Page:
For PC users more interested in the practical side of Microsoft's Kinect, a Windows version is now available for $250.
Microsoft is also launching the Kinect for Windows commercial software development kit today. An SDK was previously available for academics and hobbyists, but the commercial SDK will allow developers to sell their creations for the first time.
Microsoft launched Kinect for the Xbox 360 in fall 2010. Almost immediately, hackers figured out how to extend the device to non-gaming applications on PCs. People used the camera to control humanoid robots, dispense candy, remotely lift toilet seats and have lightsaber duals, among other uses. The Kinect for Windows hardware and SDK will make these kinds of innovations easier, and commercially viable.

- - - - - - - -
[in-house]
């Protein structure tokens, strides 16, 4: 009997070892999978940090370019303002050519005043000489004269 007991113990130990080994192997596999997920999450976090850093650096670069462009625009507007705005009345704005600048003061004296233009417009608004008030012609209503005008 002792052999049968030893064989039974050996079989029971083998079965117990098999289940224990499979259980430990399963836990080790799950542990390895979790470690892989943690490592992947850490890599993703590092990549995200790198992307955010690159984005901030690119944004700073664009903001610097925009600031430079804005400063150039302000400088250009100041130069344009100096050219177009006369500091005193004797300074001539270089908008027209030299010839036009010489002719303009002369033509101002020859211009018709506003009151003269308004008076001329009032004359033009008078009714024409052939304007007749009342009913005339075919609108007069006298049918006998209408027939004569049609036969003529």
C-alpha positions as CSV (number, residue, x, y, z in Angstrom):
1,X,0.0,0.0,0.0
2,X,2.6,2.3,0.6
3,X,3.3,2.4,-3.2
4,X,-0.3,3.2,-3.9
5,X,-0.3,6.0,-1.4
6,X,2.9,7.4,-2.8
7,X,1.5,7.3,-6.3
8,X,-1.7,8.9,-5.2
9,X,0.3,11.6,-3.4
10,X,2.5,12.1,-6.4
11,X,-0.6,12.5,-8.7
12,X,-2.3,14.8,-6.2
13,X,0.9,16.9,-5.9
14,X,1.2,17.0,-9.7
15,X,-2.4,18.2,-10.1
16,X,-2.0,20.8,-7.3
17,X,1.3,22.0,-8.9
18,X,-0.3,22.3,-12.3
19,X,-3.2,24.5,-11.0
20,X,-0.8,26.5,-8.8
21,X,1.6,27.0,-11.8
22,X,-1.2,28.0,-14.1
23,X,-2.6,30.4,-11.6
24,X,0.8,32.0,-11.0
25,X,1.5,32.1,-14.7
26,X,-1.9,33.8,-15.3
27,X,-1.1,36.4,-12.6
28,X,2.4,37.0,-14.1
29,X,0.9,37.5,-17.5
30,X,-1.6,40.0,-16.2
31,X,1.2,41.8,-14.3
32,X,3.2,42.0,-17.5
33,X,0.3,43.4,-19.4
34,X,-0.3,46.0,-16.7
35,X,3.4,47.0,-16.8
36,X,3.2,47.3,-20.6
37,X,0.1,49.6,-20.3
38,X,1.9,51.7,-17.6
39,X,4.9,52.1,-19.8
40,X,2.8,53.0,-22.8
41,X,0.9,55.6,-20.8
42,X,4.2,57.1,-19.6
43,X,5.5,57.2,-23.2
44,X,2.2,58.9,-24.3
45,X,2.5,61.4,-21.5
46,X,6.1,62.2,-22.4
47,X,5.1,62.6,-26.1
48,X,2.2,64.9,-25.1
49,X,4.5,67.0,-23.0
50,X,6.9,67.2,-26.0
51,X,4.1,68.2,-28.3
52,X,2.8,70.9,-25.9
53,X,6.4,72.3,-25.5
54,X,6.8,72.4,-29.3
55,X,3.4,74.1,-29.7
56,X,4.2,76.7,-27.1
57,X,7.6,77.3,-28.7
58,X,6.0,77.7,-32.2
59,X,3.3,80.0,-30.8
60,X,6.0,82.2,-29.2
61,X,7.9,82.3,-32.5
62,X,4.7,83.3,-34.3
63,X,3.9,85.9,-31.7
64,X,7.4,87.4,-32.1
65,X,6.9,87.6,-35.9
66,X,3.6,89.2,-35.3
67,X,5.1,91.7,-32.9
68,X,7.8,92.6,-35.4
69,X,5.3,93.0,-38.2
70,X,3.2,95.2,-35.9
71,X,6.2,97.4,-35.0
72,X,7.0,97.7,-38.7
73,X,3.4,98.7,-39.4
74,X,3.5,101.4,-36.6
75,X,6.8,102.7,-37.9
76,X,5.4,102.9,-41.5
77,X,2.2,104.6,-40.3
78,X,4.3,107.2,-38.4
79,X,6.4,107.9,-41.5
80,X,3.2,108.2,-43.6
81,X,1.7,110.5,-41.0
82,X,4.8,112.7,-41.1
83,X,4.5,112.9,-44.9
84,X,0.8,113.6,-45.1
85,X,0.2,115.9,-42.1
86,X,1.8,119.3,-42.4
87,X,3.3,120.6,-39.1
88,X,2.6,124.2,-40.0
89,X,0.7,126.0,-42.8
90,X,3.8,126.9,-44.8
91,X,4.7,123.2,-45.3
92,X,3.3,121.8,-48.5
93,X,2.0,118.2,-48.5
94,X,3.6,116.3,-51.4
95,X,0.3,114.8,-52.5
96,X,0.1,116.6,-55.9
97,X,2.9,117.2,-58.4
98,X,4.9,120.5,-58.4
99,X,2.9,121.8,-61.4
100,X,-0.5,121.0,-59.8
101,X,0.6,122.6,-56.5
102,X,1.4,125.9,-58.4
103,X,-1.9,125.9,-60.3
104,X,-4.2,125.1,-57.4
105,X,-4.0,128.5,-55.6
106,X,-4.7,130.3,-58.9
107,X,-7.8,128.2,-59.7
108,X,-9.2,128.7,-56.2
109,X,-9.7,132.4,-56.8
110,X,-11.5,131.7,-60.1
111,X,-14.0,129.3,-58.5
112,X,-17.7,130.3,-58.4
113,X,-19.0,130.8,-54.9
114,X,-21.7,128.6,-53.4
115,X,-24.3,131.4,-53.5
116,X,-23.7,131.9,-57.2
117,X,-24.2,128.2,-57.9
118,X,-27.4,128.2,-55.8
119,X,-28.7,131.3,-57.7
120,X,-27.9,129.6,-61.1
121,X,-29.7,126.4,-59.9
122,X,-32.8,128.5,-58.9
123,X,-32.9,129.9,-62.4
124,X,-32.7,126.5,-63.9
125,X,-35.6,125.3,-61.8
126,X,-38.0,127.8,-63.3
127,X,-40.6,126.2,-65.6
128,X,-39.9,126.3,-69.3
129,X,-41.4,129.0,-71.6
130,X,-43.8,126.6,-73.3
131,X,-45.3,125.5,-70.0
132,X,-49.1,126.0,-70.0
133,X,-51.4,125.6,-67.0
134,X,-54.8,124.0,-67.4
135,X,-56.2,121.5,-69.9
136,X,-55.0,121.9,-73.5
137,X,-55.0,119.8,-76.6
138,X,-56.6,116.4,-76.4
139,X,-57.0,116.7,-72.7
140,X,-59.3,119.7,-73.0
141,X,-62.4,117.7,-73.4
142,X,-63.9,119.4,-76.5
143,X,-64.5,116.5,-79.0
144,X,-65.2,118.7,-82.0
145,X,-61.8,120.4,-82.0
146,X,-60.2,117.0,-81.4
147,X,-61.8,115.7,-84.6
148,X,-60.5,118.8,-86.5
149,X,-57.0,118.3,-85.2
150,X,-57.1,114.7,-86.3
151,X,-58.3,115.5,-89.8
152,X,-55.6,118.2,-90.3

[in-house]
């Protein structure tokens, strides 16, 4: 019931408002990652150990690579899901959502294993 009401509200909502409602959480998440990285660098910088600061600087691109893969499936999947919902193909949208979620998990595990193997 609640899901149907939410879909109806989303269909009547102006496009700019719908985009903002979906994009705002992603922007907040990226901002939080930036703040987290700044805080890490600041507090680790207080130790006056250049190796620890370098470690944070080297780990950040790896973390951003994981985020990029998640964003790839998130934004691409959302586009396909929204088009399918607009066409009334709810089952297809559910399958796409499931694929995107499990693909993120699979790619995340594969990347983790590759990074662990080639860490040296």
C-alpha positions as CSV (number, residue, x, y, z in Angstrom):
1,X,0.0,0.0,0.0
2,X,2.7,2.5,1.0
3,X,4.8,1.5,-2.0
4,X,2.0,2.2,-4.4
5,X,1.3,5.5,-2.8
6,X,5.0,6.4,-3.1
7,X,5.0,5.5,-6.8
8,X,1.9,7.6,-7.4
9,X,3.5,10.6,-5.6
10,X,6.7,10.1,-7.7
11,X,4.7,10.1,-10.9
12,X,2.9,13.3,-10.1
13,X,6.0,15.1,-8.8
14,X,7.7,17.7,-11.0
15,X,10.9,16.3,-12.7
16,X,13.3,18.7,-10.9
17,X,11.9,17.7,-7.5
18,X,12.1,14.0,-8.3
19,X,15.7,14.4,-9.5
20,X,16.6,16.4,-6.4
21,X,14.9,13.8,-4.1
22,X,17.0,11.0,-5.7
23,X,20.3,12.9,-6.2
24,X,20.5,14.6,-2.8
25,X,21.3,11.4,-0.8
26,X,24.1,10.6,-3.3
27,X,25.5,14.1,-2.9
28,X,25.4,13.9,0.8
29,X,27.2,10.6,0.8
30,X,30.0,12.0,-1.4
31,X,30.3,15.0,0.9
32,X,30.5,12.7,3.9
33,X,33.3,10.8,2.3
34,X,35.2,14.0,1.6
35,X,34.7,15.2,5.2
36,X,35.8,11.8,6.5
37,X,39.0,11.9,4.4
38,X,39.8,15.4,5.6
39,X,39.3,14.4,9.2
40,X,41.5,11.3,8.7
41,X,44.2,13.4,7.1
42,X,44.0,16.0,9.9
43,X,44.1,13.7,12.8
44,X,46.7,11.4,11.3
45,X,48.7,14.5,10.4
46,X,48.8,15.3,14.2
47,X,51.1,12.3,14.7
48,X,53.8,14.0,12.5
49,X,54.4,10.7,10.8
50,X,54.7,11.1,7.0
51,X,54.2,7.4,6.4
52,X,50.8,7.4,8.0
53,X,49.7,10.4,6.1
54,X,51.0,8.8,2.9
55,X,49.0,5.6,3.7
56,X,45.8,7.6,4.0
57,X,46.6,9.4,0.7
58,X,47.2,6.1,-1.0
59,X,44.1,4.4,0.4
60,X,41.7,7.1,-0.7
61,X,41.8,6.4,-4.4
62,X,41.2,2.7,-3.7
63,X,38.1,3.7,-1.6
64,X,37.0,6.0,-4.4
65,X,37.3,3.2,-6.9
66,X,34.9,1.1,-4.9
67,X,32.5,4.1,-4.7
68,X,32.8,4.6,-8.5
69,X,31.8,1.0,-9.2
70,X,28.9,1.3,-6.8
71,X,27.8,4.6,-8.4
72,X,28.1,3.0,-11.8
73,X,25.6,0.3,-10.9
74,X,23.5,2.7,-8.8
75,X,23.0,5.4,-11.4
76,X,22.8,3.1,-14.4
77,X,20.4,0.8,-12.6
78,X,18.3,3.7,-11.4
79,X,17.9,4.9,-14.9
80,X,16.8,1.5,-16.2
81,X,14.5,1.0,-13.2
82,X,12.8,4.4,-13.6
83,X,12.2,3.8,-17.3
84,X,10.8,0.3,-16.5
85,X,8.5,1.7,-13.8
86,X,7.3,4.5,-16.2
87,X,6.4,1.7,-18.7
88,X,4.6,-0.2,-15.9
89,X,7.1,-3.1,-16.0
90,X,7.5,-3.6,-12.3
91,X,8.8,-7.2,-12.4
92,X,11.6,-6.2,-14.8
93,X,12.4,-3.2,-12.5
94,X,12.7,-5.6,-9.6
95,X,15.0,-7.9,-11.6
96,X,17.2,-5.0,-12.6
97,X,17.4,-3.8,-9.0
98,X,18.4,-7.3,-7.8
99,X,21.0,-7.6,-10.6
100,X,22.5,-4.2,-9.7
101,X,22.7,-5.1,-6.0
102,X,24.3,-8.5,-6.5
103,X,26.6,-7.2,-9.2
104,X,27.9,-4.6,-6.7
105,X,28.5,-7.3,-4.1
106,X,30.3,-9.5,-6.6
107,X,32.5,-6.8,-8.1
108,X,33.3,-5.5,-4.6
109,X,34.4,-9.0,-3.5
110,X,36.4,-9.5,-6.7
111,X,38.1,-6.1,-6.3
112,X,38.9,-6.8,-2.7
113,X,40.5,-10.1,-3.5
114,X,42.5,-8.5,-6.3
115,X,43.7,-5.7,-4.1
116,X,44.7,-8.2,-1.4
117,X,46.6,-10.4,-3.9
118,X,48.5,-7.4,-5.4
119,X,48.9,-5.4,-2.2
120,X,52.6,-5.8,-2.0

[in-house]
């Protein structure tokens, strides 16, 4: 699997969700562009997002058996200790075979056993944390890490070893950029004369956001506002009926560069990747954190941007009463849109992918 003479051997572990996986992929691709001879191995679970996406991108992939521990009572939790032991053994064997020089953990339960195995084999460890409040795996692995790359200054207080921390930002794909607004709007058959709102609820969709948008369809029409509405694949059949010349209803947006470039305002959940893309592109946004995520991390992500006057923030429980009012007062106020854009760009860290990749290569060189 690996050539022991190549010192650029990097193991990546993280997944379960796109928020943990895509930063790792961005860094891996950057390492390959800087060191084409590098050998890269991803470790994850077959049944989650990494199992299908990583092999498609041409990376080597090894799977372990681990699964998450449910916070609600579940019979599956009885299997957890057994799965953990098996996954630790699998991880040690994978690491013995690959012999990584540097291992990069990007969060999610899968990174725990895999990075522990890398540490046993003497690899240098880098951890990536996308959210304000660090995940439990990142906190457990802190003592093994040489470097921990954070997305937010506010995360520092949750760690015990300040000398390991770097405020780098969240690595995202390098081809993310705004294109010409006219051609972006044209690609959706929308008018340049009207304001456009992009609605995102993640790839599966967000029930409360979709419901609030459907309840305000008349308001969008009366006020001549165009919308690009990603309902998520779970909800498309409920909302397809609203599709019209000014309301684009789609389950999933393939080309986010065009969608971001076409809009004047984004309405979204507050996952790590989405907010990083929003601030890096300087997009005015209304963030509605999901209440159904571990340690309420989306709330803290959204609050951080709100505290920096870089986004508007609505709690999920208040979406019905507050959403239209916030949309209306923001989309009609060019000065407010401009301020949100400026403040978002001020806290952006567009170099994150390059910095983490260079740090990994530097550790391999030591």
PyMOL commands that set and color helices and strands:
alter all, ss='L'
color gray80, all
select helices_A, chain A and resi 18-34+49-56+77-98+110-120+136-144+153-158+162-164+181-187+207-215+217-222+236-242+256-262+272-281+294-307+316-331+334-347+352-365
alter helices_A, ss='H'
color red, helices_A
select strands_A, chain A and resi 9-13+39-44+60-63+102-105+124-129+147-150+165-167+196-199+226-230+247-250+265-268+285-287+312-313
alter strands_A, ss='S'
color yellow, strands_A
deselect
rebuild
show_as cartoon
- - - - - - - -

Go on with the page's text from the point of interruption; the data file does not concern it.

But using Kinect on Windows comes at an extra cost: The camera is $100 more expensive than its Xbox 360 counterpart. Microsoft said last month that Kinect for Xbox 360 is “is in large part subsidized by consumers buying a number of Kinect games, subscribing to Xbox LIVE, and making other transactions associated with the Xbox 360 ecosystem.”
So why not just buy Kinect for Xbox 360 and plug it into a Windows PC? Two reasons: First, Kinect for Windows has a shorter-range camera than the Xbox 360 version, able to see objects as close as 16 inches away. Second, as PCWorld's Matt Peckham reported last month, Kinect for Xbox 360 isn't licensed for commercial use or supported under warranty on other platforms. Kinect apps developed using the commercial SDK for Windows may not by fully supported on the Xbox 360 hardware.
Given that the commercial SDK just launched, most people won't have any use for Kinect for Windows right now anyway. You may even want to wait until the technology gets built into laptops.